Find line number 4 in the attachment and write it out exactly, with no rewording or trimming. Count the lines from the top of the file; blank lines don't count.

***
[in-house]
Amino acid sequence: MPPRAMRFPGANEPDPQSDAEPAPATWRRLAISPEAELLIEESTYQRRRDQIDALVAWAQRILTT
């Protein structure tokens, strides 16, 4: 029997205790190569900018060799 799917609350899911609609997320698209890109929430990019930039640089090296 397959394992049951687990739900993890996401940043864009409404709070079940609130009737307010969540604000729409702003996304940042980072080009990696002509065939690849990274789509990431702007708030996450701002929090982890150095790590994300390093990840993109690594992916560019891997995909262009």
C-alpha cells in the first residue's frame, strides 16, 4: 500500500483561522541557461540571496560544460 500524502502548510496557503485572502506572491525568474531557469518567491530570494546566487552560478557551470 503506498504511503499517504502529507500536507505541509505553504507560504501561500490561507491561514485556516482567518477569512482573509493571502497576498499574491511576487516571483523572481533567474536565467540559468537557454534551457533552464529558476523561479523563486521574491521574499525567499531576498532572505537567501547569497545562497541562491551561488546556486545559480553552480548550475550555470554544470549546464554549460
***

C-alpha cells in the first residue's frame, strides 16, 4: 500500500483561522541557461540571496560544460 500524502502548510496557503485572502506572491525568474531557469518567491530570494546566487552560478557551470 503506498504511503499517504502529507500536507505541509505553504507560504501561500490561507491561514485556516482567518477569512482573509493571502497576498499574491511576487516571483523572481533567474536565467540559468537557454534551457533552464529558476523561479523563486521574491521574499525567499531576498532572505537567501547569497545562497541562491551561488546556486545559480553552480548550475550555470554544470549546464554549460